Wednesday, October 1, 2014

Green and Unpleasant Land

PLAY FOR TODAY - ROBIN REDBREAST (1970)
THE SHOUT (1978)
THE MAD DEATH (1983)

Esteemed TV players Bernard Hepton and Anna Cropper's different world's collide in the rural horror ROBIN REDBREAST.

BROADCAST as part of the BBC's PLAY FOR TODAY strand, ROBIN REDBREAST is a folk horror rarity that acts as a precursor and influence to the more hard-hitting THE WICKER MAN and BLOOD ON SATAN'S CLAW. Written by John Bowen and directed by James MacTaggart, it is the story of Norah Palmer (Anna Cropper), a London-based TV script editor who temporarily escapes to the country in order to recuperate after a break-up. But with mice scurrying in the walls, birds coming down the chimney and local eccentrics like housekeeper Mrs Vigo (Freda Bamford) and Mr Fisher (Bernard Hepton) dispensing weird customs, Anna becomes increasingly isolated and lost within her new environment. When she falls pregnant after a one-night stand with SS-obsessed gamekeeper Rob (Andrew Bradford) - who she first encounters practising karate in the woods wearing only his underpants - Anna is embroidered in a conspiracy to prevent her leaving the village.

The class struggle theme is amplified by Anna being such a liberated, modern woman and Rob a himbo who looks to the history of the Third Reich to generate monosymbolic conversation. They have nothing in common but sleep together in the onset of fear, instincts which adhere to the programme's yearning to turn back to more straightforward times. The countryside may be full of shunned micro societies, but can the urban development of "civilised" post-war Britain - and the intrusion of the outsider - really ever erode the colour of tradition and ritual from a brutal prehistory? Talky but engrossing, ROBIN REDBREAST's slow burning dictum - and the inclusion of snobbish London friends Madge (Amanda Walker) and Jake (Julian Holloway) - makes a case that our green and unpleasant land will always govern our prudish endeavours.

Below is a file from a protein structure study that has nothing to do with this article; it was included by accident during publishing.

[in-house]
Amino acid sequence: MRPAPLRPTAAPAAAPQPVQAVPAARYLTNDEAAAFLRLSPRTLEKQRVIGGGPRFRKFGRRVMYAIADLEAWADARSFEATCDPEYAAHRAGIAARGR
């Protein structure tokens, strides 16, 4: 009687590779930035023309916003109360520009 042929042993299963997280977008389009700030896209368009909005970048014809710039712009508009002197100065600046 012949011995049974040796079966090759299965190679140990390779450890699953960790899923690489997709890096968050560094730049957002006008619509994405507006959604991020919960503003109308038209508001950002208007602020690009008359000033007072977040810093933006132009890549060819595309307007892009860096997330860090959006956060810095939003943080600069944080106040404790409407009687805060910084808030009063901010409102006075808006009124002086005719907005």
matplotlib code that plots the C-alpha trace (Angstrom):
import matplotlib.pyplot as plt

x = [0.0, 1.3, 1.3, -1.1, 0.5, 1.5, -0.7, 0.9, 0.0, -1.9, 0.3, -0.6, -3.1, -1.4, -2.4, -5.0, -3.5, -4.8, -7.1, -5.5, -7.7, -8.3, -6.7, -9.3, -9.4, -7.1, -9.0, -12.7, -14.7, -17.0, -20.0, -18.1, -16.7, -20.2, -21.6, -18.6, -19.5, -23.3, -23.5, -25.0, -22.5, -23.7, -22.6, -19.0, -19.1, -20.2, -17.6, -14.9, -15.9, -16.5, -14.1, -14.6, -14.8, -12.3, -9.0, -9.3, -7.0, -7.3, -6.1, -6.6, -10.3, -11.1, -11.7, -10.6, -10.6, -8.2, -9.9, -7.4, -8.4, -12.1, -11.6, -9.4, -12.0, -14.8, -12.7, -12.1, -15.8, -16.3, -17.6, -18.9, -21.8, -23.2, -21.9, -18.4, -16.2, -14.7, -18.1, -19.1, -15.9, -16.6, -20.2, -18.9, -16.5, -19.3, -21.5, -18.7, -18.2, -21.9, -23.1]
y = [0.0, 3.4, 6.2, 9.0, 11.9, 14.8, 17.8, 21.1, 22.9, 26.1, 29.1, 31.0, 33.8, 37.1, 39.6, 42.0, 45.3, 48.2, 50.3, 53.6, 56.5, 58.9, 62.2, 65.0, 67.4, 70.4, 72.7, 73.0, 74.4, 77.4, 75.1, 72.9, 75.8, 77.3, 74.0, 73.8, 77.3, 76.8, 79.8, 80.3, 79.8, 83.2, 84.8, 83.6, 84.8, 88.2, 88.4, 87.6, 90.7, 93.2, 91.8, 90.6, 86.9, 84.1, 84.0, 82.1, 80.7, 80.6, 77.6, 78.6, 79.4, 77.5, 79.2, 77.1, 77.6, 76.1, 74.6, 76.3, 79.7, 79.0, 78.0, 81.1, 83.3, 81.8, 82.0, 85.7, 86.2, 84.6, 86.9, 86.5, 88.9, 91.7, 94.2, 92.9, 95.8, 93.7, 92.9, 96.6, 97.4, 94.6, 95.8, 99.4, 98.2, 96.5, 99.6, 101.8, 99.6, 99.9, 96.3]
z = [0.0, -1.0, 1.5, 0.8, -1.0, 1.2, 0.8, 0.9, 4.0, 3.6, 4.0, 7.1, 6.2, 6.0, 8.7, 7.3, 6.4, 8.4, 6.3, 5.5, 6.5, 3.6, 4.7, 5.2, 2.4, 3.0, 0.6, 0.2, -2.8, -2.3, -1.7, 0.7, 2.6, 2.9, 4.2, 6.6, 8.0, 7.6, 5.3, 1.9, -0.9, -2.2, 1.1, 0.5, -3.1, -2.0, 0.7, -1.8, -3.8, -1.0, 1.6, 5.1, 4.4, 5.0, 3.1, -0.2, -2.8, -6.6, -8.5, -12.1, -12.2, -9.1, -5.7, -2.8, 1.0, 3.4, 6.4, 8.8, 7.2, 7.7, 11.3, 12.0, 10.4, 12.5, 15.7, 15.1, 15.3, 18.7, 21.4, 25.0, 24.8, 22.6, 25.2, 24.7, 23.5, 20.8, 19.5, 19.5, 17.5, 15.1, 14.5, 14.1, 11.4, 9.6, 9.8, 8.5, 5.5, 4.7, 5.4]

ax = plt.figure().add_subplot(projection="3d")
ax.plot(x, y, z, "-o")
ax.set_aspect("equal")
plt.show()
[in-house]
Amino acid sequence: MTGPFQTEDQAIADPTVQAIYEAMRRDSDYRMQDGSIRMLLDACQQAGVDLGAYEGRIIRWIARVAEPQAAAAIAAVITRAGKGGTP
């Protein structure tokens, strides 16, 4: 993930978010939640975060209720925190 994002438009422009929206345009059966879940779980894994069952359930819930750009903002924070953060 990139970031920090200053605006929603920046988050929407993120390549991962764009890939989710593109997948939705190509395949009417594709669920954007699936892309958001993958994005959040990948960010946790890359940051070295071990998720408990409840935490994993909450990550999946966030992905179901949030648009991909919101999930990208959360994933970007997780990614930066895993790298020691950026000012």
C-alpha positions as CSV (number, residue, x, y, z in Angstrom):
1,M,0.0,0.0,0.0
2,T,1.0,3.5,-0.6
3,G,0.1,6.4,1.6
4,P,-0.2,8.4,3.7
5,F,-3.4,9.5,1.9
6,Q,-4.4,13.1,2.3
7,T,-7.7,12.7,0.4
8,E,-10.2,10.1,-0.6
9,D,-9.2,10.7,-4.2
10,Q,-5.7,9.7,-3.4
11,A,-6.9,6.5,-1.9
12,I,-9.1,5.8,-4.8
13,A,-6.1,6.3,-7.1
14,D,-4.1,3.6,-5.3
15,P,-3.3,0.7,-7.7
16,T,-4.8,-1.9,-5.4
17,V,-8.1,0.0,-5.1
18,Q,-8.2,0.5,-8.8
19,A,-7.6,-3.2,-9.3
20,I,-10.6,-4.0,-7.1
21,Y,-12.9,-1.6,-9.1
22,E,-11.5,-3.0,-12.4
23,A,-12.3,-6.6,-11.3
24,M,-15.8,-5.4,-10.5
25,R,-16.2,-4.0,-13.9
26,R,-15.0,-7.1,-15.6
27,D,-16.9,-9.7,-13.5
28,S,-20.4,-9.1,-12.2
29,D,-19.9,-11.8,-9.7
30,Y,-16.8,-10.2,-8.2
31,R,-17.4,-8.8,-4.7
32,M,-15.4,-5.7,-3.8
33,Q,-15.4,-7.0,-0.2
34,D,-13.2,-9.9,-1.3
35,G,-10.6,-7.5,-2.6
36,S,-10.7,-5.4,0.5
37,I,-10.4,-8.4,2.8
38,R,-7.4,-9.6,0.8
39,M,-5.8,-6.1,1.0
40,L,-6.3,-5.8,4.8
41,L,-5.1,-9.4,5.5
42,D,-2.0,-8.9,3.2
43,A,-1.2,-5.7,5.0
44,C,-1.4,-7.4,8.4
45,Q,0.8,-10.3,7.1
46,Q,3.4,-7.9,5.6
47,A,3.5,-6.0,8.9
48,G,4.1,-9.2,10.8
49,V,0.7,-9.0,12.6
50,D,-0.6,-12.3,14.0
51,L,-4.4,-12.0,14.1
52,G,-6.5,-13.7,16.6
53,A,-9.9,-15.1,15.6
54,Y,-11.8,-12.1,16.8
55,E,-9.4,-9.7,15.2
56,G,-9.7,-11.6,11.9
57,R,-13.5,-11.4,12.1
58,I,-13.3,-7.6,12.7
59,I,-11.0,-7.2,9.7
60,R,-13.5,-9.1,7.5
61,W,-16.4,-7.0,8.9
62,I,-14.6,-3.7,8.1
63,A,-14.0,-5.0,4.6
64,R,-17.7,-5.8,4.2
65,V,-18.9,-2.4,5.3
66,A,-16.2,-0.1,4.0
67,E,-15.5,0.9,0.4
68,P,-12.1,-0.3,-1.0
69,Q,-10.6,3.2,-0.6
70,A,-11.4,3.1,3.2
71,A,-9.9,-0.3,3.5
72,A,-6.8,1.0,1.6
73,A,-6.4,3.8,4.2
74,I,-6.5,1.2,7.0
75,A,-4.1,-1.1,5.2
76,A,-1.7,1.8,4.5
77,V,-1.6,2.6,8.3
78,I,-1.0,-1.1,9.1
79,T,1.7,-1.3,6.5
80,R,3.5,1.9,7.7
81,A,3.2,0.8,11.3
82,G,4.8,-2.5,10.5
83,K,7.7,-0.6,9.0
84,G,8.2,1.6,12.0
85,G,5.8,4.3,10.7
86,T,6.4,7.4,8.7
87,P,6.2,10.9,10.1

The soul of a housewife is manipulated by a magical stranger in THE SHOUT; reverting to an Aboriginal state, Rachel scuttles on all fours through her cluttered kitchen.

Though THE SHOUT is connected with Aboriginal Outback culture, and was the first British film of Polish director Jerzy Skolimowski, Englishness seeps through every frame. Shot in and around Braunton Burrows and Saunton Sands in North Devon - a stone's throw from this writer's home - the film shows a cricket match between the staff and inmates of an asylum. One of the patients, Charles Crossley (Alan Bates), is running the scoring hut, where he tells Robert (Tim Curry) a strange story ("every word of what I'm going to tell you is true. Although I'm telling it in a different way, it's always the same story … I vary it a little because I like to keep it alive.") Told in flashback, we see married couple Anthony (John Hurt) and Rachel (Susannah York); Anthony is a Church organist/composer, and Rachel a staid housewife. Crossley appears and announces that he has returned from eighteen years in the Australian outback, where he lived among the Aborigines and studied their magic. Even though the stranger tells the couple of him killing his own children, Crossley moves in with Anthony and Rachel permanently, establishing a spell over the household.